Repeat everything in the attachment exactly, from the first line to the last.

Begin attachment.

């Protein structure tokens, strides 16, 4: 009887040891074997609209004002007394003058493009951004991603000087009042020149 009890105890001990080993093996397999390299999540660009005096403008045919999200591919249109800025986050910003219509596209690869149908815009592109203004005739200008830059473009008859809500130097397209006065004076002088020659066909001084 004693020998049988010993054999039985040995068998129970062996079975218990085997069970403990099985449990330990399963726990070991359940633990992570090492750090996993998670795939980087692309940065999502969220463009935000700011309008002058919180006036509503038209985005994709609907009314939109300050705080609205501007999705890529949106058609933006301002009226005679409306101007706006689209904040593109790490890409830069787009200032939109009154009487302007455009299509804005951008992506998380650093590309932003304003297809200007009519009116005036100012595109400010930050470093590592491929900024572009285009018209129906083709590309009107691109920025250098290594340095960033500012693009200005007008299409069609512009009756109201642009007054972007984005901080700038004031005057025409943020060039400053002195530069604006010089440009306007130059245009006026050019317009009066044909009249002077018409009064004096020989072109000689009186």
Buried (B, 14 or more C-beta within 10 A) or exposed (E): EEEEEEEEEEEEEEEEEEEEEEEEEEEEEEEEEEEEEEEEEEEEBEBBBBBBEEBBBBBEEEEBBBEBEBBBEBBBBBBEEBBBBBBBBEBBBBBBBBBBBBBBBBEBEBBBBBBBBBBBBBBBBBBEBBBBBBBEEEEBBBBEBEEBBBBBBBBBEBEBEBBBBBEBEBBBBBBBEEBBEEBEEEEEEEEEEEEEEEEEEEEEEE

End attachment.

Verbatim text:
């Protein structure tokens, strides 16, 4: 009887040891074997609209004002007394003058493009951004991603000087009042020149 009890105890001990080993093996397999390299999540660009005096403008045919999200591919249109800025986050910003219509596209690869149908815009592109203004005739200008830059473009008859809500130097397209006065004076002088020659066909001084 004693020998049988010993054999039985040995068998129970062996079975218990085997069970403990099985449990330990399963726990070991359940633990992570090492750090996993998670795939980087692309940065999502969220463009935000700011309008002058919180006036509503038209985005994709609907009314939109300050705080609205501007999705890529949106058609933006301002009226005679409306101007706006689209904040593109790490890409830069787009200032939109009154009487302007455009299509804005951008992506998380650093590309932003304003297809200007009519009116005036100012595109400010930050470093590592491929900024572009285009018209129906083709590309009107691109920025250098290594340095960033500012693009200005007008299409069609512009009756109201642009007054972007984005901080700038004031005057025409943020060039400053002195530069604006010089440009306007130059245009006026050019317009009066044909009249002077018409009064004096020989072109000689009186």
Buried (B, 14 or more C-beta within 10 A) or exposed (E): EEEEEEEEEEEEEEEEEEEEEEEEEEEEEEEEEEEEEEEEEEEEBEBBBBBBEEBBBBBEEEEBBBEBEBBBEBBBBBBEEBBBBBBBBEBBBBBBBBBBBBBBBBEBEBBBBBBBBBBBBBBBBBBEBBBBBBBEEEEBBBBEBEEBBBBBBBBBEBEBEBBBBBEBEBBBBBBBEEBBEEBEEEEEEEEEEEEEEEEEEEEEEE